Streets are wracked by convulsions as muscles of wire and pipe go into spasm, bunching the city into a crippled new geography; pavements flare to thousand-degree fevers, incinerating anyone and anything touching them. Towers crash to the ground, their foundations decayed.
As the streets sicken, so does Beth, drawn ever deeper into the heart of the city, while Pen fights desperately for a way to save her. But when they discover that Mater Viae’s plans for dominion stretch far beyond London’s borders, they must make a choice: Beth has it within her to unleash the city’s oldest and greatest powers – powers that could challenge the vengeful goddess, or destroy the city itself.
All good things must come to an end, so it was inevitable that Tom Pollock’s debut series would end too. After the fantastic The City’s Son and the equally wonderful The Glass Republic, this final instalment in the trilogy Our Lady of the Streets came with high expectations and had to meet a high standard to equal its predecessors. Happily, Our Lady of the Streets is even better than the previous books. It takes Beth, Pen, and all their allies on a wild ride trying to save the city they love and their own lives in the process. Since this is book three in a series it’s hard to review it without giving any spoilers for the previous books. I’m keeping them to a minimum, but you have been warned.
Where the previous books were mostly about Beth and Pen separately, Our Lady of the Streets is definitely their story together. I loved the interplay between Beth and Pen in The City’s Son and always felt somehow cheated we didn’t get more of it. In this book Pollock gives it to the reader in spades. Their friendship is really the heart of the series. In fact, I’d argue this series is about their friendship more than anything. I love that in Beth and Pen we have two best friends who are there for each other through everything and even if they argue, they find their way back to each other. There is not cattiness, no bitchiness, and no going after the other’s romantic prospects. It’s rare to find this sort of friendship between girls in books and I wish we’d get more of them.
With the return of the Mirror Mater to London, Beth needs to step up and lead. London is under siege and only Beth will be able to stop Mater Viae from taking power. To do this she needs to learn what exactly her transformation means and what powers, if any, come with it. Pollock not only gives Beth new strengths, he also adds new weaknesses and shows just how painful being a leader in what is essentially war time is. He shows how hard Beth takes her losses and how much she just wants to protect her loved ones by keeping them out of the line of fire. Yet in the end, Beth learns you can’t control people’s choices and they have the right to choose to be part of the fight. In Our Lady of the Streets Beth becomes somewhat of a tragic hero, albeit in true Beth Bradley-style, with the expected amount of snark and humour. There are also clear echoes to The City’s Son in the book, sometimes mirroring the events and in some cases using it as a contrast. It’s an elegant use of foreshadowing and one that is entirely fitting, yet unexpected.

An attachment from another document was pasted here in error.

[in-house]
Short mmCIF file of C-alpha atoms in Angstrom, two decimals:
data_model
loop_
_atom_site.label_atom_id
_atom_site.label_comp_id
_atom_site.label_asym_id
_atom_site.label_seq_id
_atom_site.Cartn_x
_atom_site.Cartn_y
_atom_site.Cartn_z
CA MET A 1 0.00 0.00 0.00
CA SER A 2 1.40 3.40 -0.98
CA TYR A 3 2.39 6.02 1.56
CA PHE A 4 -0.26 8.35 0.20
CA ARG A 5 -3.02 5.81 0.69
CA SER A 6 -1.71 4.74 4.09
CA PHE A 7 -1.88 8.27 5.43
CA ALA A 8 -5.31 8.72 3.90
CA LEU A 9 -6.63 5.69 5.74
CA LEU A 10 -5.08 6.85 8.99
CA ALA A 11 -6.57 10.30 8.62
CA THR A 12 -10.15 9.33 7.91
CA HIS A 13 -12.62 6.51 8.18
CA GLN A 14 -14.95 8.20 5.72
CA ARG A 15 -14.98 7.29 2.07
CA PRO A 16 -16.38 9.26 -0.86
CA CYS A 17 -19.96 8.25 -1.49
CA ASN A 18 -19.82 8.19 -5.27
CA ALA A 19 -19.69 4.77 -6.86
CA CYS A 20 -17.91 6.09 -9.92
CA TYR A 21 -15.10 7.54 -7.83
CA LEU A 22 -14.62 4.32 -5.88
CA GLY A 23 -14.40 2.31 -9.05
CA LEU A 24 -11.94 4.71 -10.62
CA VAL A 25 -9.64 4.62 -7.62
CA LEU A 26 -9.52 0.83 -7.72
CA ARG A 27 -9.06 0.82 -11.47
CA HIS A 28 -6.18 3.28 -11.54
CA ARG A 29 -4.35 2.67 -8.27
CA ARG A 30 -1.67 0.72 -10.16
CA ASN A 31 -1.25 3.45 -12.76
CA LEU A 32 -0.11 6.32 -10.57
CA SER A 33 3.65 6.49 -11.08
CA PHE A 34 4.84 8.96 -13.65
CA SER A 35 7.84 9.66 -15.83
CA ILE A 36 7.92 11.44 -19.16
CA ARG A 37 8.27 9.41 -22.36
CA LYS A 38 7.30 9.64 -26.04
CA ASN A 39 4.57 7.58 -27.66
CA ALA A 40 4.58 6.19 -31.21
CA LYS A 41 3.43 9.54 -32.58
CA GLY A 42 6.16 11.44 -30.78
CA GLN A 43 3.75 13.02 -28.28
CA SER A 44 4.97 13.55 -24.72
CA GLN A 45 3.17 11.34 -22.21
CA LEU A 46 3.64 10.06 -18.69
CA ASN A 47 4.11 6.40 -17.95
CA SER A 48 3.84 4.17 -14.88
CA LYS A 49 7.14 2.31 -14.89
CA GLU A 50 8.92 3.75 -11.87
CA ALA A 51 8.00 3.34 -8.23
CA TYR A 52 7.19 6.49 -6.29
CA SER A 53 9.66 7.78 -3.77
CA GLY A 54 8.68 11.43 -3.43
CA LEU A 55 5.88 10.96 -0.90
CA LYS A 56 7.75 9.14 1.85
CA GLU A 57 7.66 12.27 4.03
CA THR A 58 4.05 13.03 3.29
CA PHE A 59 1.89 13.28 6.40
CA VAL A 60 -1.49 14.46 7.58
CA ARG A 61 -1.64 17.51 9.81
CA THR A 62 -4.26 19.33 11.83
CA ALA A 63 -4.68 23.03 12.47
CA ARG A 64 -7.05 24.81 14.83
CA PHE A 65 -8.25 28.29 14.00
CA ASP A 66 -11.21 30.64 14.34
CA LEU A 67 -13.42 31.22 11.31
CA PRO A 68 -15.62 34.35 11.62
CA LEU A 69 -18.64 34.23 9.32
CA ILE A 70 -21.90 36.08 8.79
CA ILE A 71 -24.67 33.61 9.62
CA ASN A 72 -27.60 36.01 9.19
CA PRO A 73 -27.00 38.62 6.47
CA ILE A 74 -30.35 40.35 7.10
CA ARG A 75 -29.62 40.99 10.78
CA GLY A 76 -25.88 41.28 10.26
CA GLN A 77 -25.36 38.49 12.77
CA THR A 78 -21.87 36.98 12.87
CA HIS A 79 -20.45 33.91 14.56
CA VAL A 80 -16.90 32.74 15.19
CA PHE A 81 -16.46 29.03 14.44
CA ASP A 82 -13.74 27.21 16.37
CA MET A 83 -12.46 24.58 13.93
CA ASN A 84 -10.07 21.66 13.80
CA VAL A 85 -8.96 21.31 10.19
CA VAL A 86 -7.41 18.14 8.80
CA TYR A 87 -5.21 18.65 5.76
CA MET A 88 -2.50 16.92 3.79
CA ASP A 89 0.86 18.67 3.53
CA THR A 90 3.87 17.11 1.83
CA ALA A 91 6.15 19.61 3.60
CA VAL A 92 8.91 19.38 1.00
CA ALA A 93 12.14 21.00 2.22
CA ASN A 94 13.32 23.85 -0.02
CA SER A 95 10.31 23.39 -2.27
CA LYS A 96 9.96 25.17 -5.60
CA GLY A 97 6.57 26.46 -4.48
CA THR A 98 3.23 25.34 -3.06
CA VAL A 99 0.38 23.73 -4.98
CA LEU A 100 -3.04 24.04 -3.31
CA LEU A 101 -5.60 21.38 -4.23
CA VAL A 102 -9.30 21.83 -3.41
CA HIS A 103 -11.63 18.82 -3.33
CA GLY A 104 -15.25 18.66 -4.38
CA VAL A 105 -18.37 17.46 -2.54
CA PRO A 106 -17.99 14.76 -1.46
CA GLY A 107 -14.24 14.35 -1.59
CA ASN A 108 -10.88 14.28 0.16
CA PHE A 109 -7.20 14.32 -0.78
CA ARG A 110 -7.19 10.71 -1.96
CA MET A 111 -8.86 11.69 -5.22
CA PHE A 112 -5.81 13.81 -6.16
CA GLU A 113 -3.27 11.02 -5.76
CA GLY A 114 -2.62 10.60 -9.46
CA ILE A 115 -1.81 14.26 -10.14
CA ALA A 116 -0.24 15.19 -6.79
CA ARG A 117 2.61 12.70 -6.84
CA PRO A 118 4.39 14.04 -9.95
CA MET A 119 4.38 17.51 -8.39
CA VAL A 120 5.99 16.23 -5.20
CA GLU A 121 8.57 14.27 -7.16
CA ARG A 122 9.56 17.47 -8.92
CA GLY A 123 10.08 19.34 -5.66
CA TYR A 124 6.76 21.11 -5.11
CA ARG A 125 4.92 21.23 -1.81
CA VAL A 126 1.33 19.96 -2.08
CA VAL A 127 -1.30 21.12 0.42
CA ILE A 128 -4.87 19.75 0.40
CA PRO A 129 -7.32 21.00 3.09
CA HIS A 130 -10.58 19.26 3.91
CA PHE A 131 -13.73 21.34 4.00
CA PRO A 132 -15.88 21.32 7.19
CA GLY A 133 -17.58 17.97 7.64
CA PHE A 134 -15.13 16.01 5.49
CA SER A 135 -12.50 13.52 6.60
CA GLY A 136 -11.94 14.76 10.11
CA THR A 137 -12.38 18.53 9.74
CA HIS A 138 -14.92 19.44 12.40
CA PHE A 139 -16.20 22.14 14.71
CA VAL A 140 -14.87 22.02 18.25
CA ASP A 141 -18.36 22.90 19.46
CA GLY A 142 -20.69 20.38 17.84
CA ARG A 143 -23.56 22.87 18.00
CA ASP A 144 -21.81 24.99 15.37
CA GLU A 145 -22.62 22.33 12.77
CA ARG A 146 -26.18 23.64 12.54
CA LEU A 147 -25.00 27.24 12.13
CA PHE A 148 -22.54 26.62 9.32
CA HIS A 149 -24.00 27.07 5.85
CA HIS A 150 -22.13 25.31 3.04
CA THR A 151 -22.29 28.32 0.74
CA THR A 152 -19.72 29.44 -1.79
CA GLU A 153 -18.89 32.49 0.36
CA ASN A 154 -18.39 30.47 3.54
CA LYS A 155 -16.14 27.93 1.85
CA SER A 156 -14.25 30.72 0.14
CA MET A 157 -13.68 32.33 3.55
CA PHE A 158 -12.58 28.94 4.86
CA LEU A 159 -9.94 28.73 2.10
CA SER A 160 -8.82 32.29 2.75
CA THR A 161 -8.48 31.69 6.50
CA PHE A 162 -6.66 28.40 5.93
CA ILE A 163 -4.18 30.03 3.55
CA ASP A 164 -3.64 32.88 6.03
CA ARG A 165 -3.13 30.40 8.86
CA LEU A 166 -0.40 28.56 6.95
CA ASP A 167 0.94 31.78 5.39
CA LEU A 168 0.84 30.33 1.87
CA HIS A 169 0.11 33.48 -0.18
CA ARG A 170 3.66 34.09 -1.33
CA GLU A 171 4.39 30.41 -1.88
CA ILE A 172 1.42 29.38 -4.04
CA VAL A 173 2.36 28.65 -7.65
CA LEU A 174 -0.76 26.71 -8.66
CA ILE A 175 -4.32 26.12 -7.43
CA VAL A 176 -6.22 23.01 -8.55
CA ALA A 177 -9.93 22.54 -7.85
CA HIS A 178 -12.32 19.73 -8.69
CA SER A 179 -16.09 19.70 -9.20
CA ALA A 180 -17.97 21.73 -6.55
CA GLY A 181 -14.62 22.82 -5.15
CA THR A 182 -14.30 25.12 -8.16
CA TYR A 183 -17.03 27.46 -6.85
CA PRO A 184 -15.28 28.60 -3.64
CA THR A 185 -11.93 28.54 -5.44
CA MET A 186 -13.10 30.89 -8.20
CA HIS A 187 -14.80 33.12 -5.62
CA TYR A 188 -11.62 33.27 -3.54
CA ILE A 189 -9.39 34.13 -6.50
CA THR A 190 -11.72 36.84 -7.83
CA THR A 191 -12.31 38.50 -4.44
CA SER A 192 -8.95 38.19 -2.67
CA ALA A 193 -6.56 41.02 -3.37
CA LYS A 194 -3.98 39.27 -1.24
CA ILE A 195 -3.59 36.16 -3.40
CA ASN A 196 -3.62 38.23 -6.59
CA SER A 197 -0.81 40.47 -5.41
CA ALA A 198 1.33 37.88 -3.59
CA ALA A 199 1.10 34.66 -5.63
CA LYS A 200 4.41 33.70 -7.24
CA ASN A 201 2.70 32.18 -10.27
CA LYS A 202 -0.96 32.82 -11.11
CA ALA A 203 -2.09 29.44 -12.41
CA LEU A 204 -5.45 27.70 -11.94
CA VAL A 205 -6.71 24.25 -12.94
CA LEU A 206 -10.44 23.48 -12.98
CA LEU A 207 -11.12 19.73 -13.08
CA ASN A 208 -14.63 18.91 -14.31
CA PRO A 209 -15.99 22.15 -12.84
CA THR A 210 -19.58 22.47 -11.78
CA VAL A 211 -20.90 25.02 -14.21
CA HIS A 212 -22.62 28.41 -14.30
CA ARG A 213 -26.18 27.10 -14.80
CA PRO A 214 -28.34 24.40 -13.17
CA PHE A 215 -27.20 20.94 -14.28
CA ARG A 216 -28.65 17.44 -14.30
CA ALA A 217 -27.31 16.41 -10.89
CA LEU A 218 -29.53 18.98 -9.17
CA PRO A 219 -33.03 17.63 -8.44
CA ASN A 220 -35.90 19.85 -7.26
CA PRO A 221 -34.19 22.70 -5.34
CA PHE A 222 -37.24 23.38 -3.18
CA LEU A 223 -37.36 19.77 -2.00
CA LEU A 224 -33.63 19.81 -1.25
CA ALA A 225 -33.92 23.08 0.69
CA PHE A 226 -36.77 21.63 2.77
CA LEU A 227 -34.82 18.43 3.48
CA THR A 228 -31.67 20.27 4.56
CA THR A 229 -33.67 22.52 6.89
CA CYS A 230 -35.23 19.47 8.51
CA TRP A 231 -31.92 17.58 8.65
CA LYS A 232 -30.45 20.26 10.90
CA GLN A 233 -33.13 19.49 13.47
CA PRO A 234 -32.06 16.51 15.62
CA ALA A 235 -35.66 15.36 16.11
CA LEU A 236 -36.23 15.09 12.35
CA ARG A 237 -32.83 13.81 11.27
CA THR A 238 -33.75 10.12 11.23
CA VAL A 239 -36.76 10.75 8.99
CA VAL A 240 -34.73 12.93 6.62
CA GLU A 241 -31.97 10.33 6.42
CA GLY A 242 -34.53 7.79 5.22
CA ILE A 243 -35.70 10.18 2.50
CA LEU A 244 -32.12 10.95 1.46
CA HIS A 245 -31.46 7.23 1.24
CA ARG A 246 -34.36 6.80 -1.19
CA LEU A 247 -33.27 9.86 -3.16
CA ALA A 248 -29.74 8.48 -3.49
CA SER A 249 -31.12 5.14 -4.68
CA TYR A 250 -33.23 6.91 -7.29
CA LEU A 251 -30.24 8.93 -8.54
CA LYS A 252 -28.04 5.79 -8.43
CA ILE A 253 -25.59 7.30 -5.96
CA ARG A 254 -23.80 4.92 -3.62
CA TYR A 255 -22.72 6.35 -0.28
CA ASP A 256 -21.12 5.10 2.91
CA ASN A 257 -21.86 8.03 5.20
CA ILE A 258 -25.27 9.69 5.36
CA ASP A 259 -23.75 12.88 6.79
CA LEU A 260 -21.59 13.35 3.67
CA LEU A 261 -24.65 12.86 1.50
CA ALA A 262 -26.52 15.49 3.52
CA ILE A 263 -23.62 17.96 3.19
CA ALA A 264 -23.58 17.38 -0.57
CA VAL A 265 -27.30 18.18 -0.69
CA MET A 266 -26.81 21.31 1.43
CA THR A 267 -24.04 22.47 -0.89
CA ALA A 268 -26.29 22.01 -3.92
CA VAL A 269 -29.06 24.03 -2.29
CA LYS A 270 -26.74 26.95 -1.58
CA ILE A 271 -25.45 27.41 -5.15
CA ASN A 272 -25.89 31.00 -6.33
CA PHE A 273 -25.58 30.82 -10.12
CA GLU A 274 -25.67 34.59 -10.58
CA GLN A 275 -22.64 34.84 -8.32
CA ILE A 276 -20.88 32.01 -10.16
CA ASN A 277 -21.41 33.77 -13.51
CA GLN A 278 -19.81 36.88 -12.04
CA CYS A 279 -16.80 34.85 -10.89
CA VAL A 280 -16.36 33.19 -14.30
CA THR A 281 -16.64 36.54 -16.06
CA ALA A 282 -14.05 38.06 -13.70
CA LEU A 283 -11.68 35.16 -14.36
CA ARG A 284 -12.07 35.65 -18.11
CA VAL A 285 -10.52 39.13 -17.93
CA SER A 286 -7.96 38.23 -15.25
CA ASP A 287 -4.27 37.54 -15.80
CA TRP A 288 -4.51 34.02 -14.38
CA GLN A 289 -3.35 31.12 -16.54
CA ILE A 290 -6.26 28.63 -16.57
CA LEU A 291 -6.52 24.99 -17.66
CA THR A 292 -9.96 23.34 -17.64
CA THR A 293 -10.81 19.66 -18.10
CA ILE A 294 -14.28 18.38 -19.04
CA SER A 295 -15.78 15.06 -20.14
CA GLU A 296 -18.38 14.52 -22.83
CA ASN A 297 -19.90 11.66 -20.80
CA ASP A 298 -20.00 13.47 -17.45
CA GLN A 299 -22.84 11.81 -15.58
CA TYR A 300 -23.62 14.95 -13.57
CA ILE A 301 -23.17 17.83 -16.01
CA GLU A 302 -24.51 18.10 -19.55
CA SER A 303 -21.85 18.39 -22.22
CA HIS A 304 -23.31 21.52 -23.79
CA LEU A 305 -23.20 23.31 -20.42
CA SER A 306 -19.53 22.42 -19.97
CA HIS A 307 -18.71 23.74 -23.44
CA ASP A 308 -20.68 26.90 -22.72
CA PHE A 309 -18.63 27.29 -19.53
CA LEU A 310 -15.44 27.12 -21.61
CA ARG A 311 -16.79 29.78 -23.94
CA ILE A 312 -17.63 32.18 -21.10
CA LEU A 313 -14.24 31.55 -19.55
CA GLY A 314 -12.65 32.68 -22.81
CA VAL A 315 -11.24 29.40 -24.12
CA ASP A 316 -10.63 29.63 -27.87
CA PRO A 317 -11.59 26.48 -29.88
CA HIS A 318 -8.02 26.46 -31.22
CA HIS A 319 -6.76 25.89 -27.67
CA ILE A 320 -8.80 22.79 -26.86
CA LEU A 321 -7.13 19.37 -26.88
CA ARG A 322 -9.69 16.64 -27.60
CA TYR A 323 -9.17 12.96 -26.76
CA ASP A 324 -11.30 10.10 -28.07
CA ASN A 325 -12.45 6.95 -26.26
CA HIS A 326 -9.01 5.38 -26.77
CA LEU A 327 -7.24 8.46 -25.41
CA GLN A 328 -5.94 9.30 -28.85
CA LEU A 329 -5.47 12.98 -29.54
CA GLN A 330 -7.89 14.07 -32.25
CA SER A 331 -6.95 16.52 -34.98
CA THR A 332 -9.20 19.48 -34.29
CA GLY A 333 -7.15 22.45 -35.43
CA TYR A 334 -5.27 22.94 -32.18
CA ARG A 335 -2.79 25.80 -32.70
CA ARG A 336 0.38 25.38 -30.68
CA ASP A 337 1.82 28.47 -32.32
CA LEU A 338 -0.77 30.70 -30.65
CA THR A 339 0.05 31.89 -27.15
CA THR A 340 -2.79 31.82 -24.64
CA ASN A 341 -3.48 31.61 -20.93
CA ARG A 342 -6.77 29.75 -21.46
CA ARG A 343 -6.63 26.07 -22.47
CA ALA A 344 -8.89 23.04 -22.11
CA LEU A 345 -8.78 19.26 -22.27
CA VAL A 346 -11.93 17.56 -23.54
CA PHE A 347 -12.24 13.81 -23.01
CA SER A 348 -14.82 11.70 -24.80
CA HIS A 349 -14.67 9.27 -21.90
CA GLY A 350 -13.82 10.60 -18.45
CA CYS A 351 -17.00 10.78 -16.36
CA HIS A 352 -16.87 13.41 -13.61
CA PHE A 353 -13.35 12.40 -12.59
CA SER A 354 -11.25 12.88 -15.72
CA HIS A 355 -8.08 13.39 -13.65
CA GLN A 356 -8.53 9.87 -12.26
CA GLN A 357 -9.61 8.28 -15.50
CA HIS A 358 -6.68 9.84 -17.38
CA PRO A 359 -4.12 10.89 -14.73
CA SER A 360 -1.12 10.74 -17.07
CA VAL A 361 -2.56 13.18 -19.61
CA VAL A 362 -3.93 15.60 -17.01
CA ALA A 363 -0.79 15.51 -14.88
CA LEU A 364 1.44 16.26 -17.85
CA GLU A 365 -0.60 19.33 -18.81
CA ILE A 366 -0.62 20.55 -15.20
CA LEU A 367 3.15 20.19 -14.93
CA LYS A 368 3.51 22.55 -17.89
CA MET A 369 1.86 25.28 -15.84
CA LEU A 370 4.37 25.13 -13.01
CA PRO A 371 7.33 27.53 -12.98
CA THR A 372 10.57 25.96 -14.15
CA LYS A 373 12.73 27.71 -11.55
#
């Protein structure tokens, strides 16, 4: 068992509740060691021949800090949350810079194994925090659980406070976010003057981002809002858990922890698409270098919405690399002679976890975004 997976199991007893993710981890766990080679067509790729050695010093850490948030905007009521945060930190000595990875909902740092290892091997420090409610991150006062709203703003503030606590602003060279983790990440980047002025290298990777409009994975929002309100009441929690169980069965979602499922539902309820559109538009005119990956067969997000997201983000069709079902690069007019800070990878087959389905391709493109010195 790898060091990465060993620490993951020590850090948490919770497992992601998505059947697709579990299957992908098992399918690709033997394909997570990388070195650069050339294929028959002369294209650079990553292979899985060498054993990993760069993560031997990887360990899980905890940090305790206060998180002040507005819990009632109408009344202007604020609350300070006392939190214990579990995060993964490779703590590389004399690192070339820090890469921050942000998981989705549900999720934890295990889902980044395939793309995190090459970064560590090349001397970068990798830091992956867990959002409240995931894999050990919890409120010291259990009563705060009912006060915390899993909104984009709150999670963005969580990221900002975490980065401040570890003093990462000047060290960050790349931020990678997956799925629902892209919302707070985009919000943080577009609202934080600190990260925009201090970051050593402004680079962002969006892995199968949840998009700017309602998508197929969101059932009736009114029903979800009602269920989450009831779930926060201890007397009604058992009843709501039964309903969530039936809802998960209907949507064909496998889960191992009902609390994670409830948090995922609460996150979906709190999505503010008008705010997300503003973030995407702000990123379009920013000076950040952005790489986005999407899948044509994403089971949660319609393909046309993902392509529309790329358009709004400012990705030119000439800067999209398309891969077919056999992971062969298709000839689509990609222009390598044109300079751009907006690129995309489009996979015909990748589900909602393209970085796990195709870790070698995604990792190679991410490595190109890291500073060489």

Pen meanwhile is back down the rabbit hole and trying to survive and reconnect with Espel. While it would have been easy for Pen to have slipped into just a sidekick role to Beth, she because anything but. Her choices are her own and she has to make some hard decisions. From the previous books we knew Pen was brave, but just how courageous she is, becomes clear from the choices she makes and the allies she manages to recruit to their cause at great personal cost. I loved Pen’s arc in this novel, perhaps even more than Beth’s. Pollock not only addresses Pen’s fear of coming out to her parents, he also returns to the trauma of her sexual assault and what sort of effect having to keep that secret had on her. I really liked how Pollock handled it and the resolution to this storyline.
After having built two equally fascinating but very different worlds in the first two books with Beth’s magical London and London-Under-Glass, in Our Lady of the Streets Pollock not only merges those two, but also adds another layer. With Mirror Mater’s return a number of new and destructive phenomena have arisen. She induces Fever streets, Tideways, Blank Streets and pretty much wrecks the city as we know it at will. The presence of this other, magical London is far more invasive than in previous books where the strange and magical was pushed to the fringes of mundane awareness or to a different realm altogether. Yet in this last book it is present front and centre and even the mundane citizens of London – and the rest of the world for that matter – can no longer ignore the other side of London. I loved the illness metaphor for the Mirrored Goddess’ campaign to retake London and how Pollock incorporated this into the plot.
As I told the author on Twitter, after I finished the book: “my heart is in a thousand pieces and yet you left me with hope.” Our Lady of the Streets is a fantastic conclusion to an extraordinary series. Tom Pollock has proven he’s incredibly talented and I’m really excited to see where he’ll go next, even if I’m sad to be saying goodbye to Beth and Pen. If you haven’t yet read this conclusion to The Skyscraper Throne, what are you waiting for? If you’ve not yet picked up this series, I highly recommend that you do. It’s one of my favourite series of the last few years and one you shouldn’t miss.
This book was provided for review by the publisher.